Face masks. Business cards. High heels. Chainsaws. Dorsia’s. That’s all you need to know about Mary Harron’s American Psycho.
Just kidding. The book-turned-movie-turned-cult classic is a story of the, literally, cut-throat Wall-Street businessman, Patrick Bateman (played by Christian Bale). The 27-year old investment banker begins his days with an intense, and honestly mesmerizing skincare routine, putting all beauty vloggers to shame. Reservations are made at the city’s finest restaurants followed by some “working” in the office. In between all this and socializing with his Wall Street friends, having an affair with his coworker’s fiancé, and picking up prostitutes, Bateman
returns videotapes, or in other words, commits egregious acts of violence across the city.
So, amidst all the bloodlust, gore, and misogyny, how does American Psycho emerge as a feminist film? Simple. The glorification of toxic masculinity and male privilege in American Psycho is so hyperbolic, almost to the point of absurdity, which forces viewers to face it dead-in-the-eyes.
*Major spoilers ahead*
How can you tell who’s a serial killer or not? Well, you can’t, according to Bateman’s friends. At least, they aren’t able to. Instead, Bateman fits right in, sharing in their greed and endless displays of vanity, one of which involves business cards: a who-has-the-better-card game. Each whip it out until someone presents Paul Allen’s off his off-white, water-marked card of perfection. The display is over, for now.
The all-white, all-male group of bankers then proceed to engage in some playful “locker room talk,” discussing their preference of women. They constrict women to their looks and personality, preferring the former over the latter since girls with good personalities are always ugly: “There are no girls with good personalities” (Mary Harron). When equal rights for women are mentioned, they laugh. A brief display of homophobia occurs in a nightclub as well. While Bateman and his friend are snorting cocaine in a bathroom stall, a man in the adjoining stall tells them to quiet down, which elicits a homophobic slur from Bateman’s friend.
Bateman thrives in and essentially amplifies the cut-throat environment, with only white men at the top. Beyond the bars and boardrooms, he takes these activities and attitudes to an extreme.
The first to be amplified is the fragile male ego, which prohibits Bateman from conceding the game of cards to Allen, the man who constantly mistakes him for another coworker. He decides to, literally, get rid of the competition, killing Allen then making it look like he flew off to London on a last-minute vacay. When new competition arises in the form of Luis, his coworker whose fiancé he’s sleeping with, Bateman goes to kill him too. Except, what’s really a move to strangle Luis is taken, by Luis, as a move-move. He kisses his unsuccessful murderer on the hand. Bateman is so disturbed by the small act of affection that he washes his hands, with the gloves still on. Despite this, Bateman elicits two female prostitutes to engage in same-sex activities, playing into the trope of the male-lesbian fantasy. Homosexuality exists solely for the male gaze.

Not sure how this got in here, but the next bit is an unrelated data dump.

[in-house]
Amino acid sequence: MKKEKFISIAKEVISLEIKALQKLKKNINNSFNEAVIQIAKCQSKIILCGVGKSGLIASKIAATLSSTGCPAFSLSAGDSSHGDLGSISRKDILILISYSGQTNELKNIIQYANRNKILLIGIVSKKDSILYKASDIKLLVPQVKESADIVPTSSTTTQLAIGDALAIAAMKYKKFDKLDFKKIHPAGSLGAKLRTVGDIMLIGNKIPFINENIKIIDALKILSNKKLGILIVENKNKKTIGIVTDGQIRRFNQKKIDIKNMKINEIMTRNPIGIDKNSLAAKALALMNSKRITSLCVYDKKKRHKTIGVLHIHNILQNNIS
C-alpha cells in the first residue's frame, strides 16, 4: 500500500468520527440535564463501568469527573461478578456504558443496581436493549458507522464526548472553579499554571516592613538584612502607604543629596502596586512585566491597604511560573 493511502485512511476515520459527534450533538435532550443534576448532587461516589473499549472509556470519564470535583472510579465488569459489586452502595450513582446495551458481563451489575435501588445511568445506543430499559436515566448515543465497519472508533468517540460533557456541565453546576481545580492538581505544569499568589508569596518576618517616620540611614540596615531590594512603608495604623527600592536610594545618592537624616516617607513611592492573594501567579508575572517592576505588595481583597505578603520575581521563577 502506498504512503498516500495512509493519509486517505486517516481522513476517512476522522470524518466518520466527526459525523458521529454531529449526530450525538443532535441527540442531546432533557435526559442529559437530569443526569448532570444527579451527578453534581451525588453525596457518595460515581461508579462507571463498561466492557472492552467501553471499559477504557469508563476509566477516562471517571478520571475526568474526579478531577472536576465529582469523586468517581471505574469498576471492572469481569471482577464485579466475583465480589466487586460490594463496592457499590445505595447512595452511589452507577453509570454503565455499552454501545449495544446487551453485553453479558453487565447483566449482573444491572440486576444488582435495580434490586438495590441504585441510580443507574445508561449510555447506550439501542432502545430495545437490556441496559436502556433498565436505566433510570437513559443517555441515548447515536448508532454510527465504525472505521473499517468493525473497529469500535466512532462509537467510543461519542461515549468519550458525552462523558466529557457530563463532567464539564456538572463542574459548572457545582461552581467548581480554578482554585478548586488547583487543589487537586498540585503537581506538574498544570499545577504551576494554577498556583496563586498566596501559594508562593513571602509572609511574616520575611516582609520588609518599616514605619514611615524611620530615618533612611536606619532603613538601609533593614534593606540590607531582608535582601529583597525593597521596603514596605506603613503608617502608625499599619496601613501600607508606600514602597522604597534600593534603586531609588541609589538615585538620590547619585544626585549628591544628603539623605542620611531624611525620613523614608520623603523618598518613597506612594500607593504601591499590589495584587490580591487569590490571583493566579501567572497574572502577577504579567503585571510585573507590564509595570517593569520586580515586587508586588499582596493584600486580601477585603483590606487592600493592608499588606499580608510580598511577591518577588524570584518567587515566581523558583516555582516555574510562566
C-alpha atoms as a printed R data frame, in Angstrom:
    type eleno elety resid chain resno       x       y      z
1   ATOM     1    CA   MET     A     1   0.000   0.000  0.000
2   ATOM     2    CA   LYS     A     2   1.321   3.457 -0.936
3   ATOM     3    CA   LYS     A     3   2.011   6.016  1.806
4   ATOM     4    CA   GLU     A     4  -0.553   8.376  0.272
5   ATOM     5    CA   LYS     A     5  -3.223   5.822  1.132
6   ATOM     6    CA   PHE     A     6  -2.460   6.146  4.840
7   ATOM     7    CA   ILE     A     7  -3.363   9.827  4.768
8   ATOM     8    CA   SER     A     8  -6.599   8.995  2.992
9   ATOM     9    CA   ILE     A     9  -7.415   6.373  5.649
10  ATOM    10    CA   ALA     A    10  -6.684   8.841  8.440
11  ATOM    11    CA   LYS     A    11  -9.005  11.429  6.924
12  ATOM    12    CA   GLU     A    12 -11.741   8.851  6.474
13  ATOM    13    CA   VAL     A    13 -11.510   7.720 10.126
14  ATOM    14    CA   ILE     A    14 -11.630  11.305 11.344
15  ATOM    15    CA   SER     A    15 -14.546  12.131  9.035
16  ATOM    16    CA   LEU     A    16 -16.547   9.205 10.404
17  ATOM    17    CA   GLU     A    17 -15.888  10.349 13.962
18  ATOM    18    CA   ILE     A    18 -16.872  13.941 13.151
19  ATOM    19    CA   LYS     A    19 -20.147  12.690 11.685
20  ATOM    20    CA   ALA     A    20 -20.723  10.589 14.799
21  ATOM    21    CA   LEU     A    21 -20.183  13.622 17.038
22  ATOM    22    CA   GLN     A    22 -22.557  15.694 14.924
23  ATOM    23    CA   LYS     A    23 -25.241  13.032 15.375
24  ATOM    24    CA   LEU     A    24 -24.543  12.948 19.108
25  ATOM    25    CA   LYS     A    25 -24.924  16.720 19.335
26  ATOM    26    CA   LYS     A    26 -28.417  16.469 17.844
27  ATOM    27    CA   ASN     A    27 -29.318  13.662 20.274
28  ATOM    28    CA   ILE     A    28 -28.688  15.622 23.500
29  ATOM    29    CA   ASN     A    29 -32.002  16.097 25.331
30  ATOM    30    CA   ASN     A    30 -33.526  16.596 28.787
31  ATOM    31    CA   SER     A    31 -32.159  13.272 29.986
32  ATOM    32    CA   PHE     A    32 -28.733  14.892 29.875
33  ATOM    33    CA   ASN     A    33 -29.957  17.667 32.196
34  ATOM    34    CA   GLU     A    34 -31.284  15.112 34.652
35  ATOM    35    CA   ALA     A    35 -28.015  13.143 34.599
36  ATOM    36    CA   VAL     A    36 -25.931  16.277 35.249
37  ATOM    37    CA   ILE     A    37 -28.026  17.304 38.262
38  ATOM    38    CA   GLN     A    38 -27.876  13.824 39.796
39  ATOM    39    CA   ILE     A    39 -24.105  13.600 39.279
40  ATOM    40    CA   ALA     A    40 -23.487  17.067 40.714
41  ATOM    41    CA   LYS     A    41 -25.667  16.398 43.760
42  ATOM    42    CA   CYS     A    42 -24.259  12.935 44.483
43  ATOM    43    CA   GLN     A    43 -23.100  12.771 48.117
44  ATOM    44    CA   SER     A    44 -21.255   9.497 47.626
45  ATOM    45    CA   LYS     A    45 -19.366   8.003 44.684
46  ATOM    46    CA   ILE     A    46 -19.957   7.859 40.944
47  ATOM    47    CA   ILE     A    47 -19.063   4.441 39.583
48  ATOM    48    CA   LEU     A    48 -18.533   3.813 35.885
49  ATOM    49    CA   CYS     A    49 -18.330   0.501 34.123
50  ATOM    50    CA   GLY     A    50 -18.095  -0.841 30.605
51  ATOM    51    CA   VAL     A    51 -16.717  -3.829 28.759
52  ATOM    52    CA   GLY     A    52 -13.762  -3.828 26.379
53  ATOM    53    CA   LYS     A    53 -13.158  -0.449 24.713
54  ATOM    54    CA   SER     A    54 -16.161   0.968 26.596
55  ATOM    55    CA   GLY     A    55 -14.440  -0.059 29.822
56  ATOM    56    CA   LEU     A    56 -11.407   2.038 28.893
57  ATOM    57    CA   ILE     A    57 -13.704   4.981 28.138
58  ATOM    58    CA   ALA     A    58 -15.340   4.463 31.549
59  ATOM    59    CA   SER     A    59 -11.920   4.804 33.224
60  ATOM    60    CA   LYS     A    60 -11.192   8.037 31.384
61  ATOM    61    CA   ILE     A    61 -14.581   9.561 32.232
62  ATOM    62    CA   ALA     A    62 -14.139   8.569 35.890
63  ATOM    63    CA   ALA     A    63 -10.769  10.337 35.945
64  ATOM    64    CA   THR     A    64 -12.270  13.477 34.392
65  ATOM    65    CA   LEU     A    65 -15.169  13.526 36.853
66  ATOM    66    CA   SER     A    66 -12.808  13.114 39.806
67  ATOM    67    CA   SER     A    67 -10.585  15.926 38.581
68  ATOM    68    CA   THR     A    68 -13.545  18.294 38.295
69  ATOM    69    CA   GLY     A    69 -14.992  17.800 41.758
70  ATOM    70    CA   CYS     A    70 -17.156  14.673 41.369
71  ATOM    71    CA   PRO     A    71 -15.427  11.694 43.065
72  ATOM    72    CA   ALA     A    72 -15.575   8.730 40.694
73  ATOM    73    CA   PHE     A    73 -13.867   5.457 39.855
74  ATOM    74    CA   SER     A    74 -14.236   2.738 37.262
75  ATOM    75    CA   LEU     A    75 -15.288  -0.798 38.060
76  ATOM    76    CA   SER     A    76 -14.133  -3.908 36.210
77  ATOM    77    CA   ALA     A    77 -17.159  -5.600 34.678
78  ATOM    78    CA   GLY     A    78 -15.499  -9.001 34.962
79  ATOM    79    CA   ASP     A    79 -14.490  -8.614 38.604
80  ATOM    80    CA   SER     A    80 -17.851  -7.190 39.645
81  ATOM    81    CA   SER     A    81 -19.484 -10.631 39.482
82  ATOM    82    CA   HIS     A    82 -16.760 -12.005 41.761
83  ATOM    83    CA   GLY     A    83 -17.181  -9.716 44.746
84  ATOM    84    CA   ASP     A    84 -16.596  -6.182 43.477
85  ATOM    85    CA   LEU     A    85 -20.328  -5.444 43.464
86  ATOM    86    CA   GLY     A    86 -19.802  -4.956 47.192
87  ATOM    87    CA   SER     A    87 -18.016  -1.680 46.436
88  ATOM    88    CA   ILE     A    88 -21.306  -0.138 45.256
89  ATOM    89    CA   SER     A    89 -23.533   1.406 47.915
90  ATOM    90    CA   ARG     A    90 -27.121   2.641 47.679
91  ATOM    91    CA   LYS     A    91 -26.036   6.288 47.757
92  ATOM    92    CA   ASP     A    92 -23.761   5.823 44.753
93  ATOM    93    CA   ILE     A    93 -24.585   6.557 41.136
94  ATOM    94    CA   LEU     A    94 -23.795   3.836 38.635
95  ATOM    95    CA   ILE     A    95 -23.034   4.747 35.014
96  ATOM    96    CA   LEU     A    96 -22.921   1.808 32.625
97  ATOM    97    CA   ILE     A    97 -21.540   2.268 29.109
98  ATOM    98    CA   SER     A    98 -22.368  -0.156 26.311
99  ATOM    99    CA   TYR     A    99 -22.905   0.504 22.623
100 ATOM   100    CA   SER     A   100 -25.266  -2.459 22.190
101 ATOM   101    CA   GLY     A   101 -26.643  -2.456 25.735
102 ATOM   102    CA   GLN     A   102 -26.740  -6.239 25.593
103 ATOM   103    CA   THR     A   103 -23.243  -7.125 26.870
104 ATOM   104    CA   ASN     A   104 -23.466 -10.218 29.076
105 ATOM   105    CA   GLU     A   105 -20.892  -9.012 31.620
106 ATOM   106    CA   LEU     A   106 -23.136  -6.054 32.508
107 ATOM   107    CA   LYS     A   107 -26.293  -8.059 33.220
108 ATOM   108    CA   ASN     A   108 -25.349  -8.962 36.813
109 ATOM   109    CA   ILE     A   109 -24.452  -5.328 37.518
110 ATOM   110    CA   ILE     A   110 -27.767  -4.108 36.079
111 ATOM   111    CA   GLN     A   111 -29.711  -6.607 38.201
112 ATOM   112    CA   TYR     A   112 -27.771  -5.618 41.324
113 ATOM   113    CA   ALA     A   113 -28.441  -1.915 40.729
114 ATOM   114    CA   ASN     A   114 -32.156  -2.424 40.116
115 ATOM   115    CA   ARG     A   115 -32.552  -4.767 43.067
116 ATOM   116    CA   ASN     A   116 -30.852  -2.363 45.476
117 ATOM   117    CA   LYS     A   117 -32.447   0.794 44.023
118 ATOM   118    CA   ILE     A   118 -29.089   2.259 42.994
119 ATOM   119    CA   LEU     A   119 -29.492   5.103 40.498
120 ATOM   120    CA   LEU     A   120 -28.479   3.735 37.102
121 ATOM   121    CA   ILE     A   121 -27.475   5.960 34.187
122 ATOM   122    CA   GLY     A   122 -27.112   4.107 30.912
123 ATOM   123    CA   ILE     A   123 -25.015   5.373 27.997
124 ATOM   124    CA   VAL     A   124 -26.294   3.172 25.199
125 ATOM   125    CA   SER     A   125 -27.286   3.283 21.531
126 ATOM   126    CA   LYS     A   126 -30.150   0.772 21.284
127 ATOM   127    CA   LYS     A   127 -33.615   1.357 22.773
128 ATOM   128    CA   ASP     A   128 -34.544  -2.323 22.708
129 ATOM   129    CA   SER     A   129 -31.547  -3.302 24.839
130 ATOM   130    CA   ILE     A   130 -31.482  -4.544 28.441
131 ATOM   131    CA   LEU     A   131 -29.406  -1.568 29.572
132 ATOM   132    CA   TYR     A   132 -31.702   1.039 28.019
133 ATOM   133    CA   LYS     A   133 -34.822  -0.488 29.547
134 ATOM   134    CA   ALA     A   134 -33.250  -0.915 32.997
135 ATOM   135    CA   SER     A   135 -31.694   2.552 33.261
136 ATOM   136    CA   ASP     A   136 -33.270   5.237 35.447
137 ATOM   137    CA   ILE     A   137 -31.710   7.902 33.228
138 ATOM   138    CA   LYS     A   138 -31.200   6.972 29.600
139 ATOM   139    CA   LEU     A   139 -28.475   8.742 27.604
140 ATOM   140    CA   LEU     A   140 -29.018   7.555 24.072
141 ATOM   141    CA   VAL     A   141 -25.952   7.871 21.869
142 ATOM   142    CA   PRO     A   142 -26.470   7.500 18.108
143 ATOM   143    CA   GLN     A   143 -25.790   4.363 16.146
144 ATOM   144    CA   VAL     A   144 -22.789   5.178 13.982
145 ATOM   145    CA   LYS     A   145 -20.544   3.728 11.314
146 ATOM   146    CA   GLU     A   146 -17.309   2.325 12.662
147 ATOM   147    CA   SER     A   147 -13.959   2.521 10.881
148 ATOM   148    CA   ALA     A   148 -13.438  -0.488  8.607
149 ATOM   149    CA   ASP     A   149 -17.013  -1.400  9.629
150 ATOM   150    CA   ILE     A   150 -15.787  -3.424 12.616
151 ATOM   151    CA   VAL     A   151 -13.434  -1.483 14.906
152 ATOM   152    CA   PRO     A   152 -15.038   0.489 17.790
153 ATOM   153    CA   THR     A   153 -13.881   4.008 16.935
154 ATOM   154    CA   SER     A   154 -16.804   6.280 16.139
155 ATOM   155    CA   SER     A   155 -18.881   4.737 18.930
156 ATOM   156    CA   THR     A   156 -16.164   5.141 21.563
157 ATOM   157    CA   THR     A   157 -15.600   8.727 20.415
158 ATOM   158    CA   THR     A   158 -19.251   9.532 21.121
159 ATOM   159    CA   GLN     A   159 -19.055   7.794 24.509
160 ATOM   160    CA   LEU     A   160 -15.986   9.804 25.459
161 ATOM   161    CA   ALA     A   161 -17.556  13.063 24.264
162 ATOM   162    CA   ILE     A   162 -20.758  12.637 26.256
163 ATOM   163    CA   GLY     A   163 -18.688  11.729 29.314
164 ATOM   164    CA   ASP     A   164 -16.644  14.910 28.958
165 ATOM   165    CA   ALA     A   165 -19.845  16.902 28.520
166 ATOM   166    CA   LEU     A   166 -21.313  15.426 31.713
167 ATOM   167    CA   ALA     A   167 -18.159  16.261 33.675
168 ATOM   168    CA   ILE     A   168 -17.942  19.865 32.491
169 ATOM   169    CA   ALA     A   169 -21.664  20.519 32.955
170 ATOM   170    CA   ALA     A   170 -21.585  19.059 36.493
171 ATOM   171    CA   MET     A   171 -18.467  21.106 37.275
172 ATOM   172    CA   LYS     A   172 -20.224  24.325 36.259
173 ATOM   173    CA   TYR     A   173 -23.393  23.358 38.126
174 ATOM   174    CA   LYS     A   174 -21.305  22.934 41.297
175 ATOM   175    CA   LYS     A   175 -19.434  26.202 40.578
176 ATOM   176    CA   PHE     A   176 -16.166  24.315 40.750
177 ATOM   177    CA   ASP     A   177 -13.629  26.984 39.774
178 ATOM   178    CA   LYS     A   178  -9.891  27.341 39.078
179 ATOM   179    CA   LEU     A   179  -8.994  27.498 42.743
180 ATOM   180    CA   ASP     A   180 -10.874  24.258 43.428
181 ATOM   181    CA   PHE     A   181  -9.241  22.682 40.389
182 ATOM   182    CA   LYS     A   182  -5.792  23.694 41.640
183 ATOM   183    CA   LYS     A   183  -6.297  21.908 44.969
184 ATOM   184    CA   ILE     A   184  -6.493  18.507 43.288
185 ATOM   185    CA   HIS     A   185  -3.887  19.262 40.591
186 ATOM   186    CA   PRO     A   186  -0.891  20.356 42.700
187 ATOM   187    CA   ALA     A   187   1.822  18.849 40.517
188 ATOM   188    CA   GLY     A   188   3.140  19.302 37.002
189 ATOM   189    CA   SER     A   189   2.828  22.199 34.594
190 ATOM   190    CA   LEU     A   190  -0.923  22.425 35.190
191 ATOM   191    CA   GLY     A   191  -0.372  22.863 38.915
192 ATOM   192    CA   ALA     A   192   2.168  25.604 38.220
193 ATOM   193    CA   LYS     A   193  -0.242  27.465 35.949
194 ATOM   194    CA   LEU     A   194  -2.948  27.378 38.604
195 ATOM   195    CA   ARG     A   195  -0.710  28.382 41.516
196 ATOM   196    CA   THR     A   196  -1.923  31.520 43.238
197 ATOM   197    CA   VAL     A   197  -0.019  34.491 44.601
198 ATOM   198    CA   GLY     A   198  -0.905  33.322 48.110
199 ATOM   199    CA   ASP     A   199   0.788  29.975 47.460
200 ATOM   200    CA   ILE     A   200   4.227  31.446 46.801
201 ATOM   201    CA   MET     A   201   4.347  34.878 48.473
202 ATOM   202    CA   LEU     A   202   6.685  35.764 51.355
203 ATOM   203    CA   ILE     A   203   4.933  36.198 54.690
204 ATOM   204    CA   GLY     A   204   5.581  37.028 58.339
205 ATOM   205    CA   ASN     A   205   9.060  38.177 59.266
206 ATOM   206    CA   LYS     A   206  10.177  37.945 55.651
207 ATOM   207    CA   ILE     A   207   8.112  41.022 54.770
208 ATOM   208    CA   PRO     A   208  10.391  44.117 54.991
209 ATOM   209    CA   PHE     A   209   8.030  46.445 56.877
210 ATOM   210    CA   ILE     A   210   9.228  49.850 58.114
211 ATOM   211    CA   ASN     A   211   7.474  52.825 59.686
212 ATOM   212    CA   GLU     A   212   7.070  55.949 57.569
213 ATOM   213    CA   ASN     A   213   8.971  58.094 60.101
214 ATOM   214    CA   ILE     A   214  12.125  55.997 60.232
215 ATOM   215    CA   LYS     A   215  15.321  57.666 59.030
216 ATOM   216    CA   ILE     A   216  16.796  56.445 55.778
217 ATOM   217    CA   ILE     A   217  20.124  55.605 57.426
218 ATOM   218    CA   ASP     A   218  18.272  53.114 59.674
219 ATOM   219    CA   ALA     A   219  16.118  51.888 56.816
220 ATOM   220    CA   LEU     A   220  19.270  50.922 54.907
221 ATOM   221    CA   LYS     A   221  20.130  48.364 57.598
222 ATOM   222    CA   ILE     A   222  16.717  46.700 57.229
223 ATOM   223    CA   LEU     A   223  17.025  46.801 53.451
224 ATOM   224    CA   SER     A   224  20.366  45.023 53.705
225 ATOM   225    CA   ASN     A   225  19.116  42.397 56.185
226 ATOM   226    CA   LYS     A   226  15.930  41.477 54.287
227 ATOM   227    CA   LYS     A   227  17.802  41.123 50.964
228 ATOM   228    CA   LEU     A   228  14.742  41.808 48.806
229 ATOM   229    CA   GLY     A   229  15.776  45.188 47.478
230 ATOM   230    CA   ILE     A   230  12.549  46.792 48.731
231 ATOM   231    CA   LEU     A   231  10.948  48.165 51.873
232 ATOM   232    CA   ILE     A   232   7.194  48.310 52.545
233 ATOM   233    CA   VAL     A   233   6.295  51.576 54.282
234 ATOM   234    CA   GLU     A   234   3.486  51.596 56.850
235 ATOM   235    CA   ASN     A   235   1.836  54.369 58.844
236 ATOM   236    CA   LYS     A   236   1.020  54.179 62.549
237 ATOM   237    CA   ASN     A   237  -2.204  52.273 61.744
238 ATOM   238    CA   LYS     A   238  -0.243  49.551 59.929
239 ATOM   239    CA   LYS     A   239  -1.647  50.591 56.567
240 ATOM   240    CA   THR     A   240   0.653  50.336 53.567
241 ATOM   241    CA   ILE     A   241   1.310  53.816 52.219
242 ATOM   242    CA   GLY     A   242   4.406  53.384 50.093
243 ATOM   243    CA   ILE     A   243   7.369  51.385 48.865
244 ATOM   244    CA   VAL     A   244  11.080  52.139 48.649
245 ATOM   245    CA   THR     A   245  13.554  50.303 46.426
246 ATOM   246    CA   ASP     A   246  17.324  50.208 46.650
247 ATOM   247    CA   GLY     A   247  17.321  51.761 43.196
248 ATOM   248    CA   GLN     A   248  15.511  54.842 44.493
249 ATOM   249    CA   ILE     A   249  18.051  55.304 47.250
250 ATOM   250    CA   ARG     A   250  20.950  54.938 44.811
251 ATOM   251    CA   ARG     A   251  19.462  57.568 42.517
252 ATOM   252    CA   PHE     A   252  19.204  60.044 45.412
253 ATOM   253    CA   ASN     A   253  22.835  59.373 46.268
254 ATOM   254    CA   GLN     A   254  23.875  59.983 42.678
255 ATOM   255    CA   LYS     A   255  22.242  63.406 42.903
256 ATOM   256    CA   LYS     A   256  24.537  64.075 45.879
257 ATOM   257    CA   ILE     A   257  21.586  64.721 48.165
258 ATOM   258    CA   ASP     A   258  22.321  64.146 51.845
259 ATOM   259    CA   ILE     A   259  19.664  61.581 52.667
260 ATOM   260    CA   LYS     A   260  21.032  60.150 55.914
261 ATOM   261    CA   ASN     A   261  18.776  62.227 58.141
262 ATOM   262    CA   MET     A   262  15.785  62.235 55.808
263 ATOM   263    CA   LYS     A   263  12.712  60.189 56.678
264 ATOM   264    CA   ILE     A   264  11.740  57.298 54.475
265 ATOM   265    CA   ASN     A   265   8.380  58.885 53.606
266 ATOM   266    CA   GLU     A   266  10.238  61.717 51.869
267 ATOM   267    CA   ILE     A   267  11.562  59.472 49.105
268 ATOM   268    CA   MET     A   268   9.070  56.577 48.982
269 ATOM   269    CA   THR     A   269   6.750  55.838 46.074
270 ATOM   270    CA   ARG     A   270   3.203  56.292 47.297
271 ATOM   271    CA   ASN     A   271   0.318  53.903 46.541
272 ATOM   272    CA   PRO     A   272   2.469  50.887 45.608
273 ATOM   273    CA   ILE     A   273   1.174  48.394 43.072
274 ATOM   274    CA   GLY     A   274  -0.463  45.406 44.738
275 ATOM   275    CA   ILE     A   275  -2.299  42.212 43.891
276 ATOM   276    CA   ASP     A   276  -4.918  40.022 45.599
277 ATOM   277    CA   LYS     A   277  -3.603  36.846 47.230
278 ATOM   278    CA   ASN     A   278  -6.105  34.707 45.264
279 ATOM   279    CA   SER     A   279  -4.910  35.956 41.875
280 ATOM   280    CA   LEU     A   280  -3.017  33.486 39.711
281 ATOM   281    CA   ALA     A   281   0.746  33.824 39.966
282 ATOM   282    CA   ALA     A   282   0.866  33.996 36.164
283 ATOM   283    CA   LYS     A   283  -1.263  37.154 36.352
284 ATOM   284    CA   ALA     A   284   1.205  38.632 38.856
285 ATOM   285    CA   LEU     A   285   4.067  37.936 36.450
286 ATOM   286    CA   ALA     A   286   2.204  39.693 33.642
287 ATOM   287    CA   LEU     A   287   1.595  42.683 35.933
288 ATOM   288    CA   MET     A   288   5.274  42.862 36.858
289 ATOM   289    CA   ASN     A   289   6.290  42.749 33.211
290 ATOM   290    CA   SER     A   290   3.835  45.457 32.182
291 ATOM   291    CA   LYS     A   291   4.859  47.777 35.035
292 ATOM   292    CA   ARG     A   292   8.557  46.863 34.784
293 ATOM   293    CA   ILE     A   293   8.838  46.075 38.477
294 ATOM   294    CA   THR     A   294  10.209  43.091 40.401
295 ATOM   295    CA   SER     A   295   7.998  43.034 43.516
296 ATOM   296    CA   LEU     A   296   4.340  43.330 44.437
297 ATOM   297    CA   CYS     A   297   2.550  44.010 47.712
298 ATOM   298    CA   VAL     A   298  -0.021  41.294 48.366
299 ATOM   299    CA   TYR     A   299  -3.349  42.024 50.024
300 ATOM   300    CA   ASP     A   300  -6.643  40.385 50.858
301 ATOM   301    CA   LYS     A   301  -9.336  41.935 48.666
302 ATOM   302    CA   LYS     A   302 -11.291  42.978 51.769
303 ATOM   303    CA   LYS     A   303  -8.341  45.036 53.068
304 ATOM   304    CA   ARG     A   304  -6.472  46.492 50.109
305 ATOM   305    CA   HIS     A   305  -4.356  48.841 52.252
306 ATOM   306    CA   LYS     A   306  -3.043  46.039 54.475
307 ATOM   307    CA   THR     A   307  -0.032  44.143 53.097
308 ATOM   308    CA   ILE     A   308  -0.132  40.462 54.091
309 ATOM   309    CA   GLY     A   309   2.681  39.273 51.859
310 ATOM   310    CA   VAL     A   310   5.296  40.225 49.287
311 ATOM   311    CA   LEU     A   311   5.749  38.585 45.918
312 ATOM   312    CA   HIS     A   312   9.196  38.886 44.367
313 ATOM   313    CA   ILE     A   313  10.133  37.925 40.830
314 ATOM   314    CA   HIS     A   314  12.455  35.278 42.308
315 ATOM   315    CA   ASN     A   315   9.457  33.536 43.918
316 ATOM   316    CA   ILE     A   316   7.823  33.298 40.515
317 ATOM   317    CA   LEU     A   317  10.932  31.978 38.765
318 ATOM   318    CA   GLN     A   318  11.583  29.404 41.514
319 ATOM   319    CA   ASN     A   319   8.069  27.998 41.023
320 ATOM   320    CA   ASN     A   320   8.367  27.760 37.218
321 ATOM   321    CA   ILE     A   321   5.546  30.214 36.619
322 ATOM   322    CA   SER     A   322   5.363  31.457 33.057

Because women are only good for their looks, Bateman feels no remorse in doing what he pleases with these prostitutes’ bodies and disposing of them afterwards. The more vulnerable in society, the better; his unofficial motto for selecting prey. Sex workers, drunk girls at bars, and homeless people all check off the mark. All the people the patriarchy has rendered unimportant or disposable. And what does Bateman do? Literally disposes of them. Unsurprisingly, he gets away with these crimes.
Is there no stopping the cis white man! In consideration of Bateman’s hyperactive masculinity, one has to wonder, what is the significance of Bateman’s identity? If American Psycho wasn’t your typical white, male wall street banker. Would he still be able to get away with those crimes? Would he be able to fit in as well as Bateman, without being exposed? Or, would he have a whole different set of conventions or people to appeal to?
The answer is in the last scene. Bateman goes on a killing spree and confesses his crimes to his lawyer. He’s done for! All the evidence you need is in that voicemail!
Scenes of Bateman’s violence have been cleaned. His lawyer takes the call as a sick joke. In Bateman’s own words: “This confession has meant nothing” (Mary Harron)
Mary Harron’s American Psycho makes apparent how society nurses and enables the toxic masculinity and male privilege of the worst, most extreme perpetrators, and leaves the rest vulnerable. Don’t worry about your messes, they’ll be cleaned up for you. Anyone who cares about, or maybe isn’t aware of the need for social justice needs to experience this film. Those who aren’t aware of this need can hopefully process the bitch-slap that is Patrick Bateman. Finally, for those who only care about the famed morning routine scene, here you go:
American Psycho – Business Card Scene [HD – 720p] – YouTube. https://www.youtube.com/watch?time_continue=6&v=aZVkW9p-cCU&feature=emb_logo.
American Psycho. Directed by Mary Harron, performances by Christian Bale and Reese Witherspoon, Lionsgate, 2000.
Morning Routine – American Psycho (1/12) Movie CLIP (2000) HD – YouTube. https://www.youtube.com/watch?v=RjKNbfA64EE&t=86s.